Robin's ideological biases prevent him from interpreting it in this way.

As for this:

"The number of new businesses we get seems limited by the number of folks personally wealthy enough to start new businesses.So having more really rich folks benefits everyone via innovation."

Here are some ways in which this is stupid:

First, the vague assumption that owned wealth, rather than access to capital, is required to start new businesses. Second, ignorance of the very idea of pooling capital without forms of sole ownership.Third, the vague idea that there is a fixed amount of wealth required to either start a new business or make an innovation. Many of the world's historical innovators, from Eli Whitney to Albert Einstein, have been broke or of very modest wealth during their peak innovation periods. Innovation flows constantly out of good ideas arising from simple execution of standard business processes by anyone doing a job, regardless of the type of corporation they're in. Seriously, there's a reason why the cliche of startups being developed in the founder's garage exists, rather than being developed in luxury hotels or research labs.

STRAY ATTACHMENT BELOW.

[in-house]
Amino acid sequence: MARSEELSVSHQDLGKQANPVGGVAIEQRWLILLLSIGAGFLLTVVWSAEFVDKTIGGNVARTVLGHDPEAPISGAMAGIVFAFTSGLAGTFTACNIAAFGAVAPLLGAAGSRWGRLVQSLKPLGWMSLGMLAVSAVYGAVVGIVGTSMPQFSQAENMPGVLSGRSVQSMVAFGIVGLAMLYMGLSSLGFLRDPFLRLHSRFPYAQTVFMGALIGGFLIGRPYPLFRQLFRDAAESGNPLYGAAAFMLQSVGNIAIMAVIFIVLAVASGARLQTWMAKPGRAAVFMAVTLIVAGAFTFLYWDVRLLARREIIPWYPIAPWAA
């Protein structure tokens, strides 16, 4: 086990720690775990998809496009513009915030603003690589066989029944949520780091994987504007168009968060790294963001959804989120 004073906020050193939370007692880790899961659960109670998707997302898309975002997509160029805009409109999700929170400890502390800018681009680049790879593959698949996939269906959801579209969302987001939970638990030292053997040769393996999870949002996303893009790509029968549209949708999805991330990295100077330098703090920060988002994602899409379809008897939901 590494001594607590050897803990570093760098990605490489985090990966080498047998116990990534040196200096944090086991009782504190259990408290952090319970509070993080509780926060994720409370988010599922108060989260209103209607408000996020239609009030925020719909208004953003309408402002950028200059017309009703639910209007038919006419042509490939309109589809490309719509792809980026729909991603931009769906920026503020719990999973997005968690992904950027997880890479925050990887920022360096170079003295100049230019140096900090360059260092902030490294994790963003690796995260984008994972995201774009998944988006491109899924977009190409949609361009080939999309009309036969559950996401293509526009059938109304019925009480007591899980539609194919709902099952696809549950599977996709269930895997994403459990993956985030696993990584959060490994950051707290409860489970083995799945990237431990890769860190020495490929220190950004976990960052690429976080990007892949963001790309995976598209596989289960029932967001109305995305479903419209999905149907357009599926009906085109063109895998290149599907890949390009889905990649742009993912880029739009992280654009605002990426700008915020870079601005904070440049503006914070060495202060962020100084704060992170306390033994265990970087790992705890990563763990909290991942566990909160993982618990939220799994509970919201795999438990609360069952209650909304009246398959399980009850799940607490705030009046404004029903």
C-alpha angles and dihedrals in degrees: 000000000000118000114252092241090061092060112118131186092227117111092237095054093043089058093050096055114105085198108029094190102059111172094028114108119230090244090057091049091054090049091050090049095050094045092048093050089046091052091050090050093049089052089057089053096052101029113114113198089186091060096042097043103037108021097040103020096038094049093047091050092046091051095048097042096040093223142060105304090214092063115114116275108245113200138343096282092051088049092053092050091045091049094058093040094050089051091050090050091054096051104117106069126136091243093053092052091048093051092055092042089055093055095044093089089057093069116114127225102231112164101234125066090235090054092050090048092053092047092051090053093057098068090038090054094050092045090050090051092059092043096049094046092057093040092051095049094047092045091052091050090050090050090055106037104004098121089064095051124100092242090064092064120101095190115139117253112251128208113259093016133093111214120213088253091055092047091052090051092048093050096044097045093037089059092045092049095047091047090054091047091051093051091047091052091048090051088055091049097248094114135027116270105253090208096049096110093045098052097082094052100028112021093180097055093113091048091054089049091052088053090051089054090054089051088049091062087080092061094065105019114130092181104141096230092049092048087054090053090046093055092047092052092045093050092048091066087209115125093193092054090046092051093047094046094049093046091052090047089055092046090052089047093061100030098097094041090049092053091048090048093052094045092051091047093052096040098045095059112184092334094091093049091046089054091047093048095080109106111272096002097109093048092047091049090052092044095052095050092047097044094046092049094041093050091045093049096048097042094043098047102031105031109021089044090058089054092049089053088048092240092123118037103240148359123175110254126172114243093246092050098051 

The capital and wealth required to make an innovation - either to be in a position to perform the actions leading to inspiration, or to develop the prototype, is a constantly changing and diverse number. The lower the number is, the more innovation you get. If anything, having a large number of billionaires around leads to anticompetitive and innovation-suppressing behavior and less innovation, not more, as innovation is a pain and/or threat to business models developed without it.